·   Install water-efficient faucet heads for your kitchen and bathroom sinks.

·   Repair or replace leaky faucets and toilets (5 percent of water "use" is leakage).

·   Install a programmable thermostat, and then actually program it!

·   In the attic and basement, caulk or in some other way plug every air leak you can identify. A smoking incense stick will help you safely find them.

·   Replace and re-putty broken window panes.

·   Clean or change the air filter monthly on your forced-air heating/cooling system.

·   Insulate at least the first four feet of piping on each side of water heater.

·   Insulate the first three feet of hot and inlet cold water pipes.

·   Insulate the water heater.

·   Install LED or compact fluorescent light bulbs in the fixtures you use the most.

·   Install gaskets on all electric outlets and switches mounted in outside walls.

·   Start a vegetable garden, even a small one. There’s nothing much tastier (or healthier, or cheaper) than fresh veggies.


·   Get a comprehensive energy audit, including a blower door test, to identify sources of air infiltration and excessive heat transfer.

·   Caulk and weatherize all air leaks. Start with the attic and basement first, especially around plumbing and electrical penetrations, and around the framing that rests on the foundation, and weatherize windows and doors.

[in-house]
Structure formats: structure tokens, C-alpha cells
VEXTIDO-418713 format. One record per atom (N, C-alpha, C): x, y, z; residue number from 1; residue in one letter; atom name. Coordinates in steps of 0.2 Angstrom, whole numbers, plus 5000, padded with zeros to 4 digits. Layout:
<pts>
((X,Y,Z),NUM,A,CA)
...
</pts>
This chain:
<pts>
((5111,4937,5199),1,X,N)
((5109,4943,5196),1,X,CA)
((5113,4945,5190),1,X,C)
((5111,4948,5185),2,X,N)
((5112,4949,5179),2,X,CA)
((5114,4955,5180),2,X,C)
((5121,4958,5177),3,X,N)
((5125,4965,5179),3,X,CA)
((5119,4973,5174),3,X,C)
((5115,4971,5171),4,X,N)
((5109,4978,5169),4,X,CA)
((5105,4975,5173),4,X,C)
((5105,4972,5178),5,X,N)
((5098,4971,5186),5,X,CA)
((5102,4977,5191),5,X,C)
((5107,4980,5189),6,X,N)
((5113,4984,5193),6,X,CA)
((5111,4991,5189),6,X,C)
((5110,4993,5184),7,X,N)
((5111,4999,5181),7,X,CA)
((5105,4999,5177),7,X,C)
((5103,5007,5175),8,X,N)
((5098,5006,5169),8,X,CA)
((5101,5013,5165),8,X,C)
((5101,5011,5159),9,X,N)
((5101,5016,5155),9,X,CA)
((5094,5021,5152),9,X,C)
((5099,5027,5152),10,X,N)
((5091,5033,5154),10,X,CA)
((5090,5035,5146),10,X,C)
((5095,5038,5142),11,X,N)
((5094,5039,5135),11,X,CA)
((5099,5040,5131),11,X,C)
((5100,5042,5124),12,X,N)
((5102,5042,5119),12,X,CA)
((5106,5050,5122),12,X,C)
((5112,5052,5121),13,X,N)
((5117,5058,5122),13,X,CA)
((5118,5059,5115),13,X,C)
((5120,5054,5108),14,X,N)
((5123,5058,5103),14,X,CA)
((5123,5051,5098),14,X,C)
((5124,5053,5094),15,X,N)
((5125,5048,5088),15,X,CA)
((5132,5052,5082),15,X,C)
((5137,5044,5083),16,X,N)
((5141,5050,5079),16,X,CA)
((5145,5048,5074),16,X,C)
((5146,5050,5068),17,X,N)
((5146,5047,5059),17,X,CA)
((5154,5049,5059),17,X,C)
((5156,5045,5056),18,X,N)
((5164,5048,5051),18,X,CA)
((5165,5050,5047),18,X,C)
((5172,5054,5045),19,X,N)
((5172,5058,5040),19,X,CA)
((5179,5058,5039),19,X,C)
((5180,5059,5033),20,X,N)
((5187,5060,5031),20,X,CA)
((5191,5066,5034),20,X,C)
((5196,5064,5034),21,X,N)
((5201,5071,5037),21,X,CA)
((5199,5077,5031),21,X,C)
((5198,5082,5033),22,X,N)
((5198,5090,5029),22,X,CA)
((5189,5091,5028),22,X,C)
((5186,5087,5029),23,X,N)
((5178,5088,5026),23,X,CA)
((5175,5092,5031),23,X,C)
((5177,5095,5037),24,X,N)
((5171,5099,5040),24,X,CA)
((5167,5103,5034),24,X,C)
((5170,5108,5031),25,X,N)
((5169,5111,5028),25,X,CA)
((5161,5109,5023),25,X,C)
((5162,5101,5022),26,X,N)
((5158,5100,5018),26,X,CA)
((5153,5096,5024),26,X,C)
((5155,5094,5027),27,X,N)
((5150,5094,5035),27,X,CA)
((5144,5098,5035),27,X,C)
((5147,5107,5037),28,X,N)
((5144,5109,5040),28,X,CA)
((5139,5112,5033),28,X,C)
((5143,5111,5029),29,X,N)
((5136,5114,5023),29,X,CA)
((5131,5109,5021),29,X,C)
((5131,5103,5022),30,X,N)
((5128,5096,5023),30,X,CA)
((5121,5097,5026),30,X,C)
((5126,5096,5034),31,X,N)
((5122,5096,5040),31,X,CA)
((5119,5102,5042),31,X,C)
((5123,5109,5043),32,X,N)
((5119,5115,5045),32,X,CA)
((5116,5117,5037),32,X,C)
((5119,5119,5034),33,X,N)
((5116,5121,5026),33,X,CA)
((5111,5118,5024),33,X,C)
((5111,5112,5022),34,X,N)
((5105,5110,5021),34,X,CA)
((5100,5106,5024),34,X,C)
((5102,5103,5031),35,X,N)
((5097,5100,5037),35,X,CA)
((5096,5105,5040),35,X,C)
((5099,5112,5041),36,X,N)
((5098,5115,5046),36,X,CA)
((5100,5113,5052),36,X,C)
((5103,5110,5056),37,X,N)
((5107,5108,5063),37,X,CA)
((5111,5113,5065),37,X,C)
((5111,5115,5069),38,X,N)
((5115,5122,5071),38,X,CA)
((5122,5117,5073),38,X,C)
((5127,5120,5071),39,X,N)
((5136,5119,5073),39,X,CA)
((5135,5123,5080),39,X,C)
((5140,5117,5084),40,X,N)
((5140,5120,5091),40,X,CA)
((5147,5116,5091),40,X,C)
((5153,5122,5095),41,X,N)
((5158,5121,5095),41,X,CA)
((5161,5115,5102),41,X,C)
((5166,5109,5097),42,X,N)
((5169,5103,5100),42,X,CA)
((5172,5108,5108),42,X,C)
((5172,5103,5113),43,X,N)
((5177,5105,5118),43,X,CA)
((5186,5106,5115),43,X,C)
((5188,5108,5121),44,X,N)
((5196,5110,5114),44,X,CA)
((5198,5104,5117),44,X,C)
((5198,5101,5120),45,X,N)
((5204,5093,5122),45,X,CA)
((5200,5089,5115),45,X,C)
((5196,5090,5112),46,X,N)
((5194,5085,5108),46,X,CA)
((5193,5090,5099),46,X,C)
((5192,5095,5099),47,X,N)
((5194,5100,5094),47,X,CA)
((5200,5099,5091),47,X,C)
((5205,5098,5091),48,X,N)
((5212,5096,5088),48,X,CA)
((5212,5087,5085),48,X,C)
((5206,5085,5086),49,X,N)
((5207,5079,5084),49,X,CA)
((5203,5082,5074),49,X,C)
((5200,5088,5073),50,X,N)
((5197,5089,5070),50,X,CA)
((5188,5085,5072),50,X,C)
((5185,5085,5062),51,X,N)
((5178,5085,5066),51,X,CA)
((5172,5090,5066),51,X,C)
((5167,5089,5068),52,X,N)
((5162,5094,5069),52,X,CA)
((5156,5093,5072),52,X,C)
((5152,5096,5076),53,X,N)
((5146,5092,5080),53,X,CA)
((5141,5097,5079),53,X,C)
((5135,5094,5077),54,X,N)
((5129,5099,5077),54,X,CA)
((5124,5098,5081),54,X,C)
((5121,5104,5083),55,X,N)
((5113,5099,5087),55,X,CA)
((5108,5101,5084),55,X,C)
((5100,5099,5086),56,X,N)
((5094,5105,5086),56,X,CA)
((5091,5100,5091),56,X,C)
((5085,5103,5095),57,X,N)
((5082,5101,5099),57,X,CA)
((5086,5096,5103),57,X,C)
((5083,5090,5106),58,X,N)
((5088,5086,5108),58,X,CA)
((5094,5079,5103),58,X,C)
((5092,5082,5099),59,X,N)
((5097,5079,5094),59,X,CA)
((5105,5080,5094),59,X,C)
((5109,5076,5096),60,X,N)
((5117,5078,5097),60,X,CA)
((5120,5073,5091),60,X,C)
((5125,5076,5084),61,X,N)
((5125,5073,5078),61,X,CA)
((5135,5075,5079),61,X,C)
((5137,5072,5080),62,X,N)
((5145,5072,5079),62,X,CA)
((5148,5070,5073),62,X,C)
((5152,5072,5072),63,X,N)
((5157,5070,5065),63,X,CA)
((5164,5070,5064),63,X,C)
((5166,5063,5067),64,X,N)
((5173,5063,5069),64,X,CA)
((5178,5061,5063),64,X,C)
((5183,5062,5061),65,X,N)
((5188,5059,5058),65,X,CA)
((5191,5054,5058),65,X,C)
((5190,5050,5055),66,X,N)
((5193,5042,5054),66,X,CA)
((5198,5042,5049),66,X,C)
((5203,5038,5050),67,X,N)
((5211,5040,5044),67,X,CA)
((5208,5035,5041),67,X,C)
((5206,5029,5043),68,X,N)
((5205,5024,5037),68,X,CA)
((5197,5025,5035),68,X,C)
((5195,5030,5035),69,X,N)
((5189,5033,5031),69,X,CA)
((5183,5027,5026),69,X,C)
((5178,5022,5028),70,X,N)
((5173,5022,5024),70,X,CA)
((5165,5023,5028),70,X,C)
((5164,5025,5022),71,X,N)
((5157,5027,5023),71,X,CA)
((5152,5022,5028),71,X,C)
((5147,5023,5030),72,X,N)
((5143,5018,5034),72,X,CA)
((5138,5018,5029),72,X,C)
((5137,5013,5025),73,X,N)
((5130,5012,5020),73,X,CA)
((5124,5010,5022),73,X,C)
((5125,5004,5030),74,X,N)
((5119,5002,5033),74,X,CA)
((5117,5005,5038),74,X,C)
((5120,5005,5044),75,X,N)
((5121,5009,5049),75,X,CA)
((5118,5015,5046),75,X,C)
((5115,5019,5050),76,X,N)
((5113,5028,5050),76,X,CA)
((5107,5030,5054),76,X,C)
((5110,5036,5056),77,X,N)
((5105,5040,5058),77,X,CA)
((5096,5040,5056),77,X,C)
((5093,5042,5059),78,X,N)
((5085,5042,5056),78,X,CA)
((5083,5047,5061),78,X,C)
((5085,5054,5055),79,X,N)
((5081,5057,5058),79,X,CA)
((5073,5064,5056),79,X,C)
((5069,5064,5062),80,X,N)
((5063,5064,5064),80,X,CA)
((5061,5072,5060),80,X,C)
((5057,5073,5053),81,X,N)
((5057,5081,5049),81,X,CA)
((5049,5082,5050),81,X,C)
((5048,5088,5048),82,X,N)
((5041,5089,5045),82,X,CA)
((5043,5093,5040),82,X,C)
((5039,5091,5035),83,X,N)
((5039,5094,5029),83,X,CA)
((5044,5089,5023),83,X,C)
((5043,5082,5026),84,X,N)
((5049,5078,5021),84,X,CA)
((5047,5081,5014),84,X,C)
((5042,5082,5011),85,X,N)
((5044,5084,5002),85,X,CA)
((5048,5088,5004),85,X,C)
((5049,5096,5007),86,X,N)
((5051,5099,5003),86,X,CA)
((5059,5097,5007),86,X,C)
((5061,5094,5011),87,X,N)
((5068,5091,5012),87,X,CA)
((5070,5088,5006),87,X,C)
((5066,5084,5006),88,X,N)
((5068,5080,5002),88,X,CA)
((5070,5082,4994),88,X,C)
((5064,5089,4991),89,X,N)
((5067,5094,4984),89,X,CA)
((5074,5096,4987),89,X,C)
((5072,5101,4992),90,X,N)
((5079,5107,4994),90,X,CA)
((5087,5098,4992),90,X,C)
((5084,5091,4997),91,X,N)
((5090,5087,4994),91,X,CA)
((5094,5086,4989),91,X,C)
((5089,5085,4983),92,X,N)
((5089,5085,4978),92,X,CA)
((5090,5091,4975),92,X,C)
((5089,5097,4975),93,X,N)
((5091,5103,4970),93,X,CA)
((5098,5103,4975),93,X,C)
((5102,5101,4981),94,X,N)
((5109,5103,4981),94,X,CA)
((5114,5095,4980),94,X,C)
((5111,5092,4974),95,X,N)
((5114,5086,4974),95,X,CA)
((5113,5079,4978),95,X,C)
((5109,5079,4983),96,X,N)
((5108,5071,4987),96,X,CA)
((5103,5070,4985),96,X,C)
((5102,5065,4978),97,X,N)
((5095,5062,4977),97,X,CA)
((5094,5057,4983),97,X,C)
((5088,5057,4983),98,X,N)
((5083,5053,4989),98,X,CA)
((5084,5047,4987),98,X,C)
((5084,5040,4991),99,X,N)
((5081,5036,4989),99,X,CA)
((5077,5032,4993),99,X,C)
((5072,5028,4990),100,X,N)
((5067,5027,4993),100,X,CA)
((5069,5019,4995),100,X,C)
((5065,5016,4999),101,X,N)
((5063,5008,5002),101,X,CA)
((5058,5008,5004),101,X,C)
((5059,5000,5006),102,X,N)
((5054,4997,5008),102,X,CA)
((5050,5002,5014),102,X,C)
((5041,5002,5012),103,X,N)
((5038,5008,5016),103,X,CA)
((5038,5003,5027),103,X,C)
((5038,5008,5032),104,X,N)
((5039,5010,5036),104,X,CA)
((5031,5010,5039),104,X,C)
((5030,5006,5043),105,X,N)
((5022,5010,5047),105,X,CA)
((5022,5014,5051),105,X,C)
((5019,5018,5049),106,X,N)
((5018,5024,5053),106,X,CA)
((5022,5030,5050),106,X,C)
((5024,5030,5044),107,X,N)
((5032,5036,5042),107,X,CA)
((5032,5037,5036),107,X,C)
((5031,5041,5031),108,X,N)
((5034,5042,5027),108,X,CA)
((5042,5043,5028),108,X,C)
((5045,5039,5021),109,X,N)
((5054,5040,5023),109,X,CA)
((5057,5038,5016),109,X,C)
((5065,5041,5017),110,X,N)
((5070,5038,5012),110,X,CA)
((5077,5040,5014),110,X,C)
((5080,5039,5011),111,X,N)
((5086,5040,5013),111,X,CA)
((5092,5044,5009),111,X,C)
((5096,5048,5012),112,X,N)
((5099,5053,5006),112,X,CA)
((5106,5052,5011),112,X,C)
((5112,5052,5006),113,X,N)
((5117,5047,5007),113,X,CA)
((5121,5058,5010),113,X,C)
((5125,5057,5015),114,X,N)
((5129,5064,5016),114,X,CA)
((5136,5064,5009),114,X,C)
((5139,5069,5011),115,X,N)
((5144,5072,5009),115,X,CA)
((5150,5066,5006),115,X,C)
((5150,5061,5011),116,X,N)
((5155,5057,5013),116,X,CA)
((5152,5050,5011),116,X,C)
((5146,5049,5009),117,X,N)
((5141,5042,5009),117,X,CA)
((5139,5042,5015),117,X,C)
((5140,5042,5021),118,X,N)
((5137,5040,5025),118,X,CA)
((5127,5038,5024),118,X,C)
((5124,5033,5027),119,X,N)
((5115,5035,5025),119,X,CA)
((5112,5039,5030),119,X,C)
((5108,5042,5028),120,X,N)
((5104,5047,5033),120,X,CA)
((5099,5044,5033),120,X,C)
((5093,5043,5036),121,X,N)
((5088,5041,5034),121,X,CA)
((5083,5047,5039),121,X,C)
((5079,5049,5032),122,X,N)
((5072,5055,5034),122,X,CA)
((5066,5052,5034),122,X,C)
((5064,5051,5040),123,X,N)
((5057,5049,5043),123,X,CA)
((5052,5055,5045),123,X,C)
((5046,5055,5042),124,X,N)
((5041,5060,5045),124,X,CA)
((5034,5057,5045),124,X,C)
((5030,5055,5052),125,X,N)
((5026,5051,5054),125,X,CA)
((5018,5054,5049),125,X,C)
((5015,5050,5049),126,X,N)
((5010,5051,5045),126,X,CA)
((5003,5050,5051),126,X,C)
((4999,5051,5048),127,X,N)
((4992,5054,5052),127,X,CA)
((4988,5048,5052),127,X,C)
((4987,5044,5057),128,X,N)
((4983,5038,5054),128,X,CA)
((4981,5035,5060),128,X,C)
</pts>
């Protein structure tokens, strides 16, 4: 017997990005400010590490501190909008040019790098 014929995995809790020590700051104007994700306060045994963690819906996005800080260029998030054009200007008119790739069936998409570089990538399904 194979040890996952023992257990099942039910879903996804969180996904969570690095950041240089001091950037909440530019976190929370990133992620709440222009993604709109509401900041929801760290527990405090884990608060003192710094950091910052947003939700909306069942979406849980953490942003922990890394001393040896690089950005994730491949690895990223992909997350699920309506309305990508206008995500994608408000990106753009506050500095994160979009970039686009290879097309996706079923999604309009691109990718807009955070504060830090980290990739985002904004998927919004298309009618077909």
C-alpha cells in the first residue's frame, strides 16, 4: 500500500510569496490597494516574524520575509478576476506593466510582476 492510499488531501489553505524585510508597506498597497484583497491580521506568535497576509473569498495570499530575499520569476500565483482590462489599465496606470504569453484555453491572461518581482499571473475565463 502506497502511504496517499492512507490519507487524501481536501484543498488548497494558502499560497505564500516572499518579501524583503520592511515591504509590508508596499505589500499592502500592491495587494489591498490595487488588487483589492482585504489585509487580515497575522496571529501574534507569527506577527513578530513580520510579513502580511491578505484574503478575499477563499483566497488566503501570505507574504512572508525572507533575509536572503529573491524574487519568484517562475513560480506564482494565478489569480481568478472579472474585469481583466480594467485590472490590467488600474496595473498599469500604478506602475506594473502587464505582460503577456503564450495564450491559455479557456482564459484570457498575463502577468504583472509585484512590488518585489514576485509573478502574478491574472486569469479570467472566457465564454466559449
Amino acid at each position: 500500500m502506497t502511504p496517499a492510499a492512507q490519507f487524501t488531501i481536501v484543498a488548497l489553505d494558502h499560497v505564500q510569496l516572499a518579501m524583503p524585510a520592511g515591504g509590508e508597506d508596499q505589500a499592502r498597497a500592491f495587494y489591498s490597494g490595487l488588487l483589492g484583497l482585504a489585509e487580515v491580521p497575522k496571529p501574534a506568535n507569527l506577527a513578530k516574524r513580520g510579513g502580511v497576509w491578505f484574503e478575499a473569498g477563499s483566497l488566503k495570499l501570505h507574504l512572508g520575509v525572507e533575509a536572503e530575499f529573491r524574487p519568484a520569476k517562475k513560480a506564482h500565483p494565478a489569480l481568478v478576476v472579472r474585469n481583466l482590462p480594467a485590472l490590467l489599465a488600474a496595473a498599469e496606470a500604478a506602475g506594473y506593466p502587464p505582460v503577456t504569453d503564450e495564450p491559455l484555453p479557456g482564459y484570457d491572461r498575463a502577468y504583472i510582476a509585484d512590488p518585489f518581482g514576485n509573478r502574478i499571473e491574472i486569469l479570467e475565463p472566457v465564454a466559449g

·   Insulate and weather-strip access hatch/stairs to attic.

·   Install ceiling fans. Cool air circulates better and feels more comfortable in the summer. Do not use ceiling fans in the winter. They create more air movement which makes the room feel cooler.

·   Seal and insulate forced-air heating (or cooling) ducts. Add extra 6" blanket over any ducts or AC units in attic.

·   Install a whole-house fan in the attic. It uses cooler evening air to cool the entire house and push hot air out of the attic area. Install room or whole house humidifier(s) for cold weather use. They will make a lower temperature feel comfortable. Be sure to turn it off in warm weather!

·   Have heating and cooling systems tuned up every year.

·   Install additional faucet aerators, efficient showerheads, and programmable thermostats.

·   Make insulating shades for your windows, or add insulating storm windows. About one-third of the home's total heat loss usually occurs through windows and doors.